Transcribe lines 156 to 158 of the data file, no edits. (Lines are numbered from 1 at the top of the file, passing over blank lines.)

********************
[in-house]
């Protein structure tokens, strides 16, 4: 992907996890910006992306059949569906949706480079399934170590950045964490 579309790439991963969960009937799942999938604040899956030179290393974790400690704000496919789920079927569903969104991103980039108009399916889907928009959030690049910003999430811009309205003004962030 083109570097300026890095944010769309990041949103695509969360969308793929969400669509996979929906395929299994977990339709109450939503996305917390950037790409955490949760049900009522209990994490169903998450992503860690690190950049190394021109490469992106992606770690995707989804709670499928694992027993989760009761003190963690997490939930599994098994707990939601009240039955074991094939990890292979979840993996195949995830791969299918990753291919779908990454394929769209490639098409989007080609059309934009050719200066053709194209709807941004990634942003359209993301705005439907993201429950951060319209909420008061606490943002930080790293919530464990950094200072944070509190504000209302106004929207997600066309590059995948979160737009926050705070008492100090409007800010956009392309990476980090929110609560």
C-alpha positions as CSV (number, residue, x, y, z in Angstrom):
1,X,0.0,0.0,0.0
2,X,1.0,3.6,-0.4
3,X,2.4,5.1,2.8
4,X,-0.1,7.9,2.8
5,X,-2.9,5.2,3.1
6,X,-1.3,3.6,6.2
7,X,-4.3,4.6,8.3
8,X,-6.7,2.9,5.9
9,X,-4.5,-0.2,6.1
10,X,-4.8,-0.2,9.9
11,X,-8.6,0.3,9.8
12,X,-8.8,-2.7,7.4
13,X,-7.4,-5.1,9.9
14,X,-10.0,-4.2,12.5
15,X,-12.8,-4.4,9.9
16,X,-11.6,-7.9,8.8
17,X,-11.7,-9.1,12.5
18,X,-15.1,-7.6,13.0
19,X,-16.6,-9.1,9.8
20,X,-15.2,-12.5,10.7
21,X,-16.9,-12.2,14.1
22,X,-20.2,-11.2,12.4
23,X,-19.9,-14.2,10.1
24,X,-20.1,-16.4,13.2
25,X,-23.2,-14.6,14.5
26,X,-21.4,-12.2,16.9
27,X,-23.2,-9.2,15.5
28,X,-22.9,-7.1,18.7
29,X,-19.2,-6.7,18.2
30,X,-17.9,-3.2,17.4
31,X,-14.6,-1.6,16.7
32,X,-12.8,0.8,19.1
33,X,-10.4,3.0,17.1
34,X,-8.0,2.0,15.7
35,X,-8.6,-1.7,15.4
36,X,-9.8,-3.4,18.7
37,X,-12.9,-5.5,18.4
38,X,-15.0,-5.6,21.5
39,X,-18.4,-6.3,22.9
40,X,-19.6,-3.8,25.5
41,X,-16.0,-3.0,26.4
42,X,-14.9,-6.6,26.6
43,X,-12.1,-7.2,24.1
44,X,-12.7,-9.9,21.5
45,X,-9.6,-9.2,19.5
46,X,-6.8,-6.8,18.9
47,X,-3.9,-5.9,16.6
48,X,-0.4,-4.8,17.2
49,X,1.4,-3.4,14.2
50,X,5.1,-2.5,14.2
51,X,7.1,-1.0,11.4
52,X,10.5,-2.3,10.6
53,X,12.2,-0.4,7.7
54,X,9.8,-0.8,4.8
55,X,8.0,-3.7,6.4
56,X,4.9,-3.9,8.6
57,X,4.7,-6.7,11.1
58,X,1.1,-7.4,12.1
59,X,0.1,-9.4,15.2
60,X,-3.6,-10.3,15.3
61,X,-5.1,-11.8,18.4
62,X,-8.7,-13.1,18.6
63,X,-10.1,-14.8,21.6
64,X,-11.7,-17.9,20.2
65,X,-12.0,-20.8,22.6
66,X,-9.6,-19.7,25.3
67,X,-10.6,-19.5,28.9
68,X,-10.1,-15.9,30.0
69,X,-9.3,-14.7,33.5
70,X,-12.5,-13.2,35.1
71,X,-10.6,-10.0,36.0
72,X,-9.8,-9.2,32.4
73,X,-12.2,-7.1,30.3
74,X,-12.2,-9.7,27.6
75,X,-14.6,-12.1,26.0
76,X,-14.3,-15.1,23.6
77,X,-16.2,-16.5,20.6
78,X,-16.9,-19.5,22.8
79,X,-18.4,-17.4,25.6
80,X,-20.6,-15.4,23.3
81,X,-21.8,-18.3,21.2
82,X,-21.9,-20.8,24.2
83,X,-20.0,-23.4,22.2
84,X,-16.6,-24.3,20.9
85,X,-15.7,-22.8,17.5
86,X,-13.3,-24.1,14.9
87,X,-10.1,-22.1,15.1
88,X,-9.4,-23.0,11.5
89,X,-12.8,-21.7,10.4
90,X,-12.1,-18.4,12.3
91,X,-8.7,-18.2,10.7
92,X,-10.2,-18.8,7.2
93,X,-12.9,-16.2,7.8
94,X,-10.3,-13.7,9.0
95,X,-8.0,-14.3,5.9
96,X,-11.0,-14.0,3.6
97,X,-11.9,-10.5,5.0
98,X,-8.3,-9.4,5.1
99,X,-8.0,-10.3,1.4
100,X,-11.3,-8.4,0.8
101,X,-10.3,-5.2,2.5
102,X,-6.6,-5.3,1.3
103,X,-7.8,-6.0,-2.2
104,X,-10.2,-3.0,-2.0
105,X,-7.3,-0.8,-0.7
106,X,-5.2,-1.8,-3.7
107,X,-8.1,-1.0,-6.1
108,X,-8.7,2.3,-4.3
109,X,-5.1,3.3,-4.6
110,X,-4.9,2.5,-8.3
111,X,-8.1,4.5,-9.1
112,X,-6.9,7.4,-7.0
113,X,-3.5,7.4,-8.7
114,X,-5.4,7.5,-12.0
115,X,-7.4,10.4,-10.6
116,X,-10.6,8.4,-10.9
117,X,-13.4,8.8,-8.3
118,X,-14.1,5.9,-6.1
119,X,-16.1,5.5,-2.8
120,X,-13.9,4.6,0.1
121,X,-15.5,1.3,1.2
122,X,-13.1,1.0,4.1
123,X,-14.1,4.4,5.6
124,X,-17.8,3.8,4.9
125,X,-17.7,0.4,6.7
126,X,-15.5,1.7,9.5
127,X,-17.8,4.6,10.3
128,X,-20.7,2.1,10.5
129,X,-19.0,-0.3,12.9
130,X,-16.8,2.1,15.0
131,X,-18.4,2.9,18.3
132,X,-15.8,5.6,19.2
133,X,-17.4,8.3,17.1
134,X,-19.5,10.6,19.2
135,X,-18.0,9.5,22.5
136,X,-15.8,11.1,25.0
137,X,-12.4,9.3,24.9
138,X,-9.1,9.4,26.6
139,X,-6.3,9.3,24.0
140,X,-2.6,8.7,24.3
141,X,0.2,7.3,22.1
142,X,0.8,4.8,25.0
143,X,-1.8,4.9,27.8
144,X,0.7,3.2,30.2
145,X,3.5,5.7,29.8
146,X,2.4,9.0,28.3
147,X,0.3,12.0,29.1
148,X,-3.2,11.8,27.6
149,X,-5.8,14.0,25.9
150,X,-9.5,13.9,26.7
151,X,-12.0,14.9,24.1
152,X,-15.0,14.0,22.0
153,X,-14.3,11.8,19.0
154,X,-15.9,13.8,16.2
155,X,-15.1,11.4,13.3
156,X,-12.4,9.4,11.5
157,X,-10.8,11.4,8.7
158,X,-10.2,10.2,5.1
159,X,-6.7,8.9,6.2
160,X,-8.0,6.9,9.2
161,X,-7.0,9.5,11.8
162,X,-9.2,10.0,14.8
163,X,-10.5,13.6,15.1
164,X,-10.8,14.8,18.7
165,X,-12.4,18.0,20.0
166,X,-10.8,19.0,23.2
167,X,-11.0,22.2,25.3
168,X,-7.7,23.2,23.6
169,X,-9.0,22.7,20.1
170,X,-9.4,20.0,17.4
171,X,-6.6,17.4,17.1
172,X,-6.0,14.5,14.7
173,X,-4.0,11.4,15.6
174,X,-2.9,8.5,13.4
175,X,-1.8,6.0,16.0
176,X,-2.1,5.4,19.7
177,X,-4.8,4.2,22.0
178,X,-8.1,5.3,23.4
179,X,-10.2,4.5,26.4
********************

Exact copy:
153,X,-14.3,11.8,19.0
154,X,-15.9,13.8,16.2
155,X,-15.1,11.4,13.3